Hey Jack, we can all afford to retire in Vietnam but not here, despite FICA, Medicare payroll tax, Fed, State ... none of which I mind paying as long as Conservatives don't raid Social Security,

    July 21, 2010 at 6:36 pm |
  175. claire

    Jack – Social Security is definitely a problem that must be solved. But, I want to give a shout out to Shirley Sherrod. She is a woman who is amazing, passionate and produces results. When is all this nonsense about race going to end in America? The powers that be have done a grave injustice to Shirley and I hope they take their time getting the egg off their faces. Shirley, you are my hero. You go girl!!! Claire from Ontario, Canada.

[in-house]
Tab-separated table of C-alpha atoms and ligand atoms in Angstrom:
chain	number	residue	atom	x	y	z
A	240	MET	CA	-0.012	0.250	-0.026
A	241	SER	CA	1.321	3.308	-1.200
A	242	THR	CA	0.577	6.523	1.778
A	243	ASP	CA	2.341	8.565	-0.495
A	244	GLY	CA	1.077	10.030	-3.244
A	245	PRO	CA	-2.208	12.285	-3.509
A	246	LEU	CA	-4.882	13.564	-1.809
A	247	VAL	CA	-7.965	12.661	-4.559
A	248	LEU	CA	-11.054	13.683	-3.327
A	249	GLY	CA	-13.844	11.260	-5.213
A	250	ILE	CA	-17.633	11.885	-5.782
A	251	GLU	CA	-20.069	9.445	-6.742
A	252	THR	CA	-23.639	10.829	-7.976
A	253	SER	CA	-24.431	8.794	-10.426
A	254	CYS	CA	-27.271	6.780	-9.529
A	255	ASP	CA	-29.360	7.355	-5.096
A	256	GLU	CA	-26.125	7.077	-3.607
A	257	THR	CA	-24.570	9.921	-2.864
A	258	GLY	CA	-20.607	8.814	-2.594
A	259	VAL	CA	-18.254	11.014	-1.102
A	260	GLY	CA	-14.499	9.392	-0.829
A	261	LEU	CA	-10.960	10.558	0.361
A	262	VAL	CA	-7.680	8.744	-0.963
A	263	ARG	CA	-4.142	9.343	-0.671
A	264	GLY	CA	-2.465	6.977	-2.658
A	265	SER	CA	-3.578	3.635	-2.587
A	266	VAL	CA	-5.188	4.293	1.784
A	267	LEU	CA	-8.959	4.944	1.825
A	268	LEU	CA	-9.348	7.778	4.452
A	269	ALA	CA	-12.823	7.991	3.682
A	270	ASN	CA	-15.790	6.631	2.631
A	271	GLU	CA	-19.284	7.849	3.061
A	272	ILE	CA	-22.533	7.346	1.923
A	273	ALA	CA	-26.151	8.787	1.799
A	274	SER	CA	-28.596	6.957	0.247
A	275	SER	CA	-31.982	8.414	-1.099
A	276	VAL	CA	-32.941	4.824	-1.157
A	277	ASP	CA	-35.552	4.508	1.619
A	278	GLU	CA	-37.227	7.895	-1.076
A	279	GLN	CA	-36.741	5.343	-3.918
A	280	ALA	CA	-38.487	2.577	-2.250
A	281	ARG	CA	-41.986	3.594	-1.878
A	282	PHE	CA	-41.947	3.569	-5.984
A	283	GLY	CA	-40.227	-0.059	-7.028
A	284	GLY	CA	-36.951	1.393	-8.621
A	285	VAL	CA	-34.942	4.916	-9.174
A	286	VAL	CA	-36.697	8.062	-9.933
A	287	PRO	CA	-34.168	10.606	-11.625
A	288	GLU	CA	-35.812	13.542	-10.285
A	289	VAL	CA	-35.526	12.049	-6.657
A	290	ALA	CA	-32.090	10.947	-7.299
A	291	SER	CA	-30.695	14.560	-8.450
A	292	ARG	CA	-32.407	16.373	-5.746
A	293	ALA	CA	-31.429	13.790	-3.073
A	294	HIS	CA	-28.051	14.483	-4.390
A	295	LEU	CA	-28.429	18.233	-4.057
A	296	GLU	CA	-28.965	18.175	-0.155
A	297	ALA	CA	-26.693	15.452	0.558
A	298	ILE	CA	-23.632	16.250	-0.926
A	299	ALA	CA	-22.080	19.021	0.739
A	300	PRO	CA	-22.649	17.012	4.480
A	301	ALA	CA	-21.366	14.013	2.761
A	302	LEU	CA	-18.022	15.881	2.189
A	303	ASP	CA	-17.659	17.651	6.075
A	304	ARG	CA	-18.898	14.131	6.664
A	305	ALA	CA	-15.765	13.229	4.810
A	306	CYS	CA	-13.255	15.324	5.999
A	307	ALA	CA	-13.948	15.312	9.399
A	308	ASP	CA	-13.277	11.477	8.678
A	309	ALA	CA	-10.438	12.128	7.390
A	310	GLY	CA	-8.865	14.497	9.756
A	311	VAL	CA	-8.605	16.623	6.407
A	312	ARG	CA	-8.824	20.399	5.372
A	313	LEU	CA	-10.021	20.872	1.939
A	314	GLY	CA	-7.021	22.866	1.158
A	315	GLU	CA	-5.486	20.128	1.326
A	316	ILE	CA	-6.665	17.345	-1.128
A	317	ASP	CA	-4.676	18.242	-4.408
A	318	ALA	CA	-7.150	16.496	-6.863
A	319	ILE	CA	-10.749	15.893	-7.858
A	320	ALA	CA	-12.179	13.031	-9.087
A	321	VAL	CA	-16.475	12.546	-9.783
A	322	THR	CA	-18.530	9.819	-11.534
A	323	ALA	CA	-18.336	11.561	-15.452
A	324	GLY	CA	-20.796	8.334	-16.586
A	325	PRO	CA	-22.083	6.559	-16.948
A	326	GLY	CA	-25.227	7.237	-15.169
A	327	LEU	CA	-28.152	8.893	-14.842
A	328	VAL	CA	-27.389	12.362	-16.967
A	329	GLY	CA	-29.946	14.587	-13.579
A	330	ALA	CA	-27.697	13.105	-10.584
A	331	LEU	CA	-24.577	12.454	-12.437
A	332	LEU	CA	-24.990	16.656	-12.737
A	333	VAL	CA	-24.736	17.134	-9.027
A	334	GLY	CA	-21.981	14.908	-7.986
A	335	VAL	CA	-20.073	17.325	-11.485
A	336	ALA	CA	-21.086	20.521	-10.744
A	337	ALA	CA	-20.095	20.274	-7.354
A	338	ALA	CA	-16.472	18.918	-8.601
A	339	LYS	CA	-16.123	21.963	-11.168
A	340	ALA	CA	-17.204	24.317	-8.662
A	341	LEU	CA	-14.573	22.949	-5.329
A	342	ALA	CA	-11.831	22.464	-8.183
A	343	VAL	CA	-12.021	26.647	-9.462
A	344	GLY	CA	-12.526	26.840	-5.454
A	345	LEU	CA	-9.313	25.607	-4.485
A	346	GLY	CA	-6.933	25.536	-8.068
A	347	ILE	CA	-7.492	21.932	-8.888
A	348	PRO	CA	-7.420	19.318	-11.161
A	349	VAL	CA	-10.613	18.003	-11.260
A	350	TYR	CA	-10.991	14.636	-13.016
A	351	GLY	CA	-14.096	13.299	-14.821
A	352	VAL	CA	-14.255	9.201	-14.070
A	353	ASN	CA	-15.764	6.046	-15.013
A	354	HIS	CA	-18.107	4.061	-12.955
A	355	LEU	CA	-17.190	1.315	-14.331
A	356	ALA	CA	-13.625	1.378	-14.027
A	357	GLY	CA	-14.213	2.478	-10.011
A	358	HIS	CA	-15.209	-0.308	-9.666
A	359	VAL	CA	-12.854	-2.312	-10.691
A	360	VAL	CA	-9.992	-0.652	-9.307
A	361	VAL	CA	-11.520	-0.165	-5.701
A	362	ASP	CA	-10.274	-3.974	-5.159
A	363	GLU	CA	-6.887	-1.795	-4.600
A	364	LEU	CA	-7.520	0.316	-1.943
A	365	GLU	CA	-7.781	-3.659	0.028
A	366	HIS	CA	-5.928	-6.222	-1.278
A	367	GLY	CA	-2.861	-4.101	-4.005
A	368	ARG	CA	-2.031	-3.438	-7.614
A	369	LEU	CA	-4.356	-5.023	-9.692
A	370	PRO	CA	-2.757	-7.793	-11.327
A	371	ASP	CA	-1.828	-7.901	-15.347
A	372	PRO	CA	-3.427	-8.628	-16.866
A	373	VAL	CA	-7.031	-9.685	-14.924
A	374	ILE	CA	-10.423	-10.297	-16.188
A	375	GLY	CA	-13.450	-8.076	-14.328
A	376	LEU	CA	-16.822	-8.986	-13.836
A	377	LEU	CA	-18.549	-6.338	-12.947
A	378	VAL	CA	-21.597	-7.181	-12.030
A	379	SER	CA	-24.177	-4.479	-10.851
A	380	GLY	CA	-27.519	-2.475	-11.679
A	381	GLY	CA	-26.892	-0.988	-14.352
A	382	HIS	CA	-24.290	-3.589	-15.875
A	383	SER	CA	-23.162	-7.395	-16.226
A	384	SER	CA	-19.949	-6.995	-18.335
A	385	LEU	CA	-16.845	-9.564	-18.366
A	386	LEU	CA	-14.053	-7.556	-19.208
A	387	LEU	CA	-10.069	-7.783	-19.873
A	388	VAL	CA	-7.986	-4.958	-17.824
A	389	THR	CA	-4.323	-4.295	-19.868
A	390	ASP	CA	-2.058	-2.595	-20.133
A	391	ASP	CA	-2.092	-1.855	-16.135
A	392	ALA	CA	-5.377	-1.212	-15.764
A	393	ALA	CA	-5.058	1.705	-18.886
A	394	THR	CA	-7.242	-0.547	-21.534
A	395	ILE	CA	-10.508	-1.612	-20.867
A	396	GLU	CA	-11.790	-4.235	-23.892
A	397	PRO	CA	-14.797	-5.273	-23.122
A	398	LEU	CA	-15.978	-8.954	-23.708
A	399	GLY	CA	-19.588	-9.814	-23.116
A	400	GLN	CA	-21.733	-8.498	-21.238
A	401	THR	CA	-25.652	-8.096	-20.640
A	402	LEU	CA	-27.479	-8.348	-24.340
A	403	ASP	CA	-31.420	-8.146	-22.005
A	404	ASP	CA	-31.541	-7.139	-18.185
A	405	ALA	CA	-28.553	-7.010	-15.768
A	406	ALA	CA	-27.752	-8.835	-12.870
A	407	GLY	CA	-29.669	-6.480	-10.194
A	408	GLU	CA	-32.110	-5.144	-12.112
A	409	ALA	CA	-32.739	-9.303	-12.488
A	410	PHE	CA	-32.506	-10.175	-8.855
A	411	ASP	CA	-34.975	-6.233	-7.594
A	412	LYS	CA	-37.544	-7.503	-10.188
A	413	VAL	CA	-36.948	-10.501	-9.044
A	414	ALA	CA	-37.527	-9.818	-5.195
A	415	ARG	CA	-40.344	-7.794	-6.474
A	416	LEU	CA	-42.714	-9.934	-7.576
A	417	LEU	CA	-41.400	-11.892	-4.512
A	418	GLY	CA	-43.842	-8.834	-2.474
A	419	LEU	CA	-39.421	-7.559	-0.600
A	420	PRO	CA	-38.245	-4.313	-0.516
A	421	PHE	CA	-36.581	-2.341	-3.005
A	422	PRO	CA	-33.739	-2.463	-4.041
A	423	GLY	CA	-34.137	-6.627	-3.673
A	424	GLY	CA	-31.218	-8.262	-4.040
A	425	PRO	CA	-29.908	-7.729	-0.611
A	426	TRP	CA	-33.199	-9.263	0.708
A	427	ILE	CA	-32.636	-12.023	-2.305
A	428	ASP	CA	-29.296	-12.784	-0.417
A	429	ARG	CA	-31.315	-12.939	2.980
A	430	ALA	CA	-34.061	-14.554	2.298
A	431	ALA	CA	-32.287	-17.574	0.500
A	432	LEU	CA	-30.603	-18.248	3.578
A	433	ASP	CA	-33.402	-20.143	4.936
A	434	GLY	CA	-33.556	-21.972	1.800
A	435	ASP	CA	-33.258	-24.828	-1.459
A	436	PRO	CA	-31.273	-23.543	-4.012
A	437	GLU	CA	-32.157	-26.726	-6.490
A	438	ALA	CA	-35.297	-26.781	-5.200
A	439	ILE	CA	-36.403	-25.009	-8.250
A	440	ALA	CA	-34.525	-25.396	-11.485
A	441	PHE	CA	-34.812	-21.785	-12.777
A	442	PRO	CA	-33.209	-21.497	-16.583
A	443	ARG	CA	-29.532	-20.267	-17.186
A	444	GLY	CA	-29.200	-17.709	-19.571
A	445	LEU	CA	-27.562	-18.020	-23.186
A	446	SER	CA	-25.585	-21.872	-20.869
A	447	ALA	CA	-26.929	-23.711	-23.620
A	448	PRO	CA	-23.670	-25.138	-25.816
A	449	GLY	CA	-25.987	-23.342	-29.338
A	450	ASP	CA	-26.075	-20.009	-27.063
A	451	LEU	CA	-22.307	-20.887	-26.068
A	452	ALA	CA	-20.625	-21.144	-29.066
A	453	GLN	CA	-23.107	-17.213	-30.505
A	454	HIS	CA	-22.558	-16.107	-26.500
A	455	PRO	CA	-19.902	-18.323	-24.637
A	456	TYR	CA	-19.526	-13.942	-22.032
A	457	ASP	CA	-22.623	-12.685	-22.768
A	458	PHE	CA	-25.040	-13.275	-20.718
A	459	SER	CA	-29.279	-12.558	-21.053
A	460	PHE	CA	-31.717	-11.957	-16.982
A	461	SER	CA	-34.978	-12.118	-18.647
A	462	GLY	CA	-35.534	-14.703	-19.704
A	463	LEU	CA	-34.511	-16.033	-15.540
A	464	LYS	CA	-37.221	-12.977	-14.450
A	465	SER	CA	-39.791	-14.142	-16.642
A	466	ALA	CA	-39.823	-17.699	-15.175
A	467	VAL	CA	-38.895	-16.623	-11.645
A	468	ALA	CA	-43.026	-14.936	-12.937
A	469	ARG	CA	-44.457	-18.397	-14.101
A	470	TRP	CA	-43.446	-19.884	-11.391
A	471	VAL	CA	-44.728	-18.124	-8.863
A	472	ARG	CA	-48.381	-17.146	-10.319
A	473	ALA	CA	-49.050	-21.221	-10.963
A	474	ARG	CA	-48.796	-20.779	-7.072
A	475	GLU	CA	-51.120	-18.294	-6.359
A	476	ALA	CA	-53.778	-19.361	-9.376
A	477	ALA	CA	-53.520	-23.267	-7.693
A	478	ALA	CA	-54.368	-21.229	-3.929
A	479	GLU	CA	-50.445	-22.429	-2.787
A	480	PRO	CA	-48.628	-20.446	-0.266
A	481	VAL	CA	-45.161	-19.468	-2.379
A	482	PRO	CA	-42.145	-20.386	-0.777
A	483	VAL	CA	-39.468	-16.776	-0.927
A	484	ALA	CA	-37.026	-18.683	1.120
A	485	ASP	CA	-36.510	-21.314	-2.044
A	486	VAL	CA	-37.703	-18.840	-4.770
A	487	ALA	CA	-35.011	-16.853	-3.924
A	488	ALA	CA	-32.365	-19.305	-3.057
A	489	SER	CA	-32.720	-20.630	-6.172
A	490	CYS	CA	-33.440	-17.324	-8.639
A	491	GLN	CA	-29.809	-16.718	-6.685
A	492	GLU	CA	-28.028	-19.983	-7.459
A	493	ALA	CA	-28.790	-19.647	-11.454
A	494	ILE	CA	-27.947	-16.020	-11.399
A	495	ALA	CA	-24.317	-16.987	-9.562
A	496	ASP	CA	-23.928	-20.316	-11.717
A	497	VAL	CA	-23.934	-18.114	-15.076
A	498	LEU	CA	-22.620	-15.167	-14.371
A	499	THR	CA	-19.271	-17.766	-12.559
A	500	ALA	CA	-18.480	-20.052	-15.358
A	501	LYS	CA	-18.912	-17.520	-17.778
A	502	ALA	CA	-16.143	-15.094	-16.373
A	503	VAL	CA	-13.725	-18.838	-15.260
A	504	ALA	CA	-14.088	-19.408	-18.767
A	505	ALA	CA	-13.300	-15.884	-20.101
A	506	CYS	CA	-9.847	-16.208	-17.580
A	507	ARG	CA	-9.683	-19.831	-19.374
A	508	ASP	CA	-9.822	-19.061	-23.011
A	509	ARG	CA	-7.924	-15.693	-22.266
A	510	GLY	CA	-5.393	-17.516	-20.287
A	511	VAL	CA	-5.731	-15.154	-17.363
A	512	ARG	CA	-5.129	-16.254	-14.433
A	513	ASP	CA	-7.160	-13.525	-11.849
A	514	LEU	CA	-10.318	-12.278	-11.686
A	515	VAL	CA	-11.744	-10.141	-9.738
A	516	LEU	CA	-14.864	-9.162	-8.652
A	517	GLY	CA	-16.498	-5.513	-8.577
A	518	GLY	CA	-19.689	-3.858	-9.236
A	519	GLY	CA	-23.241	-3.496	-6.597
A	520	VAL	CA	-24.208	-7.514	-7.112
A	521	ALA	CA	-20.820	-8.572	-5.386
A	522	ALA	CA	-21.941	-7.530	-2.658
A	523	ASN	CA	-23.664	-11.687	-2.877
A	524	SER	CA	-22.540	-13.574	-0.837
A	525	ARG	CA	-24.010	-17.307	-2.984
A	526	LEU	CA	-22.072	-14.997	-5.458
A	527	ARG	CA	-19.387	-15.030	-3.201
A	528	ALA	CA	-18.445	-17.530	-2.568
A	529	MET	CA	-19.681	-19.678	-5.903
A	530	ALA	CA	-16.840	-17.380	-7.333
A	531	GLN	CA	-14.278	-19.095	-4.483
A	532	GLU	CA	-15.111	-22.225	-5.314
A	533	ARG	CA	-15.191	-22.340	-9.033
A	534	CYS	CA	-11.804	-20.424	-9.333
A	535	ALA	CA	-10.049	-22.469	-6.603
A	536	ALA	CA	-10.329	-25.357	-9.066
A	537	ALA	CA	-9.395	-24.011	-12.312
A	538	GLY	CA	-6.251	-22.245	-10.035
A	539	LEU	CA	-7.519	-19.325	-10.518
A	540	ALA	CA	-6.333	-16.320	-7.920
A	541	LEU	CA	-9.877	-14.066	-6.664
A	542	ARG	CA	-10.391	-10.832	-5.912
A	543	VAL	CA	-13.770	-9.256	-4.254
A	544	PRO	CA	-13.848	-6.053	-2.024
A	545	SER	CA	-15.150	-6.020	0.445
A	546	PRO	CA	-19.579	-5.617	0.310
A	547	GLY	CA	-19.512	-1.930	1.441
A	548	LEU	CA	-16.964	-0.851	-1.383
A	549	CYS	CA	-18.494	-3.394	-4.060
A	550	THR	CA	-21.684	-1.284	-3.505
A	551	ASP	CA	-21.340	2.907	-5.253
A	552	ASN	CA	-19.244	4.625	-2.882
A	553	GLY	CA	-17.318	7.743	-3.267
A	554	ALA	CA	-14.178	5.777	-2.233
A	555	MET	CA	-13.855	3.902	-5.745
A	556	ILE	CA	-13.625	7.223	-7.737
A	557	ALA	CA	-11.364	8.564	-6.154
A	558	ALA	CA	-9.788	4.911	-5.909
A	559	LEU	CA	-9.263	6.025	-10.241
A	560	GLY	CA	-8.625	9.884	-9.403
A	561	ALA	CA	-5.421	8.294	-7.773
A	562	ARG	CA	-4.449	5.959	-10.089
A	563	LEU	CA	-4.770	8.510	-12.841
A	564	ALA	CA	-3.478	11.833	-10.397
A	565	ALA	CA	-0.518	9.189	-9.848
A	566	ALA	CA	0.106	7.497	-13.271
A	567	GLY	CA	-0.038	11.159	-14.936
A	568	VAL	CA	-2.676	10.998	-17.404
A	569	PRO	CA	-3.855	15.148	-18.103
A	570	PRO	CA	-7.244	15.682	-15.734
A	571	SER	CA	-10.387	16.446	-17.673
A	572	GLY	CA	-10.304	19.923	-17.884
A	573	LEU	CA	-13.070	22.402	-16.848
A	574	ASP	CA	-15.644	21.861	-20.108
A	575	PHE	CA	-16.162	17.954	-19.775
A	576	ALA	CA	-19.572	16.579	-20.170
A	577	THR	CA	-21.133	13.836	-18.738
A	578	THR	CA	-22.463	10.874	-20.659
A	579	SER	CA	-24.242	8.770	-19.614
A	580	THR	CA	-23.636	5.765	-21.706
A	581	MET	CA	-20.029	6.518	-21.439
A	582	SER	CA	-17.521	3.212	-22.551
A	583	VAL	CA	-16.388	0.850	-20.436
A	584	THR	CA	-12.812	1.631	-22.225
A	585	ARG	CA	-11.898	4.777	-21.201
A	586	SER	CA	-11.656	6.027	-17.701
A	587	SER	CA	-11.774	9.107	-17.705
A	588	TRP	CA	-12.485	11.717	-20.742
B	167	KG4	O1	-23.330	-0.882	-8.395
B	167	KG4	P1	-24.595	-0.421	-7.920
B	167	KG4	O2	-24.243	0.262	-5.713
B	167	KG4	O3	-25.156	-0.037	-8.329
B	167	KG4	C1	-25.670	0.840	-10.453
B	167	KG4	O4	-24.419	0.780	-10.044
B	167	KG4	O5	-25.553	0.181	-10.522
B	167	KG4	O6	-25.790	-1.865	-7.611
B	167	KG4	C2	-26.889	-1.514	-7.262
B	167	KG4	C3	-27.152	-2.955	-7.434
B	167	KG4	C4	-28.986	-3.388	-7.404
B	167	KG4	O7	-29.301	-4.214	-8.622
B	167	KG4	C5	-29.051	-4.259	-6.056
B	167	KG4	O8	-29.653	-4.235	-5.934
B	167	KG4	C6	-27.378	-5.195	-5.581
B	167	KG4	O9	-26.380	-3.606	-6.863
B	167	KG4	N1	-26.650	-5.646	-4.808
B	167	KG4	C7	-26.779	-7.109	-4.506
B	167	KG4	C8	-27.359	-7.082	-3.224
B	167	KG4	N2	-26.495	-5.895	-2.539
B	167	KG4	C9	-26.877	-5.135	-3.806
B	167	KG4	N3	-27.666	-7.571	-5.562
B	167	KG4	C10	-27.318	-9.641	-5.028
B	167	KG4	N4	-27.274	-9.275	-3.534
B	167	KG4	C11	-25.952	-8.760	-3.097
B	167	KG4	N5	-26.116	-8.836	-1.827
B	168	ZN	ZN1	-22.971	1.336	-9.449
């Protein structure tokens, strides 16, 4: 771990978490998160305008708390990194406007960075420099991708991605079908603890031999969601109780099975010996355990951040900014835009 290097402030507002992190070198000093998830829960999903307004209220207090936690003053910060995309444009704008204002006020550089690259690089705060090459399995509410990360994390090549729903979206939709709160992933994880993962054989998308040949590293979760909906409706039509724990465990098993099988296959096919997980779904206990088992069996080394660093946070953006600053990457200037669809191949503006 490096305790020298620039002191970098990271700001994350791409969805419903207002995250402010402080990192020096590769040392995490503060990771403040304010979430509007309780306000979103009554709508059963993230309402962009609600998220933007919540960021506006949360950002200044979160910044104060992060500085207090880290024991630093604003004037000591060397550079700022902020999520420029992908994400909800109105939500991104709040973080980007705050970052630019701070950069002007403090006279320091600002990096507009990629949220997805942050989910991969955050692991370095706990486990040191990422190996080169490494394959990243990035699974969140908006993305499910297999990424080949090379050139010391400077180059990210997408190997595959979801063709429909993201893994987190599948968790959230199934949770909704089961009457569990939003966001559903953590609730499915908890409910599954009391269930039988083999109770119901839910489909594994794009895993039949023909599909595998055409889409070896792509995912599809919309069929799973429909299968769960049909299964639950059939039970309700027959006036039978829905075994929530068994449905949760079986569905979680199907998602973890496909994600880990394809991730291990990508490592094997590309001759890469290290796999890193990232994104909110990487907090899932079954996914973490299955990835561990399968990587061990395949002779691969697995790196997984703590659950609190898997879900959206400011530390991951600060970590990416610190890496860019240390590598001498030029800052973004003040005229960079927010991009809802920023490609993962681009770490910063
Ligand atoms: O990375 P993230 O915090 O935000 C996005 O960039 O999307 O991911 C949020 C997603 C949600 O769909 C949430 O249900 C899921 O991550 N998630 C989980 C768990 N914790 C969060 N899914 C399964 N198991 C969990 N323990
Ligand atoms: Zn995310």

July 21, 2010 at 6:37 pm |
  176. Lewis Armstrong

    Yes SS will be there. For years WE have cried wolf about SS benifits not being there for us. The concern for most is because they have no other retirement benifits to go along with SS. That is evident by the # of people that are working past the age of 63-65. I have recently retired at the age of 55 and will look at part time work for income and something to occupy my time and leave the full time jobs for the younger generation that have young families and should have the opportunities to "climb the ladders of success".

    July 21, 2010 at 6:37 pm |
  177. William Ramnarace

    The American people should not be afraid that they will not receive Social Security.................we have it in UK and instead of removing this source of benefit.....this is increased each year!! The old people are those that served their country unfailingly all their working life and this is one way in rewarding their commitment and effort.....plus their vote are heavily depended upon by political parties.

    July 21, 2010 at 6:39 pm |
  178. Bill Paustenbach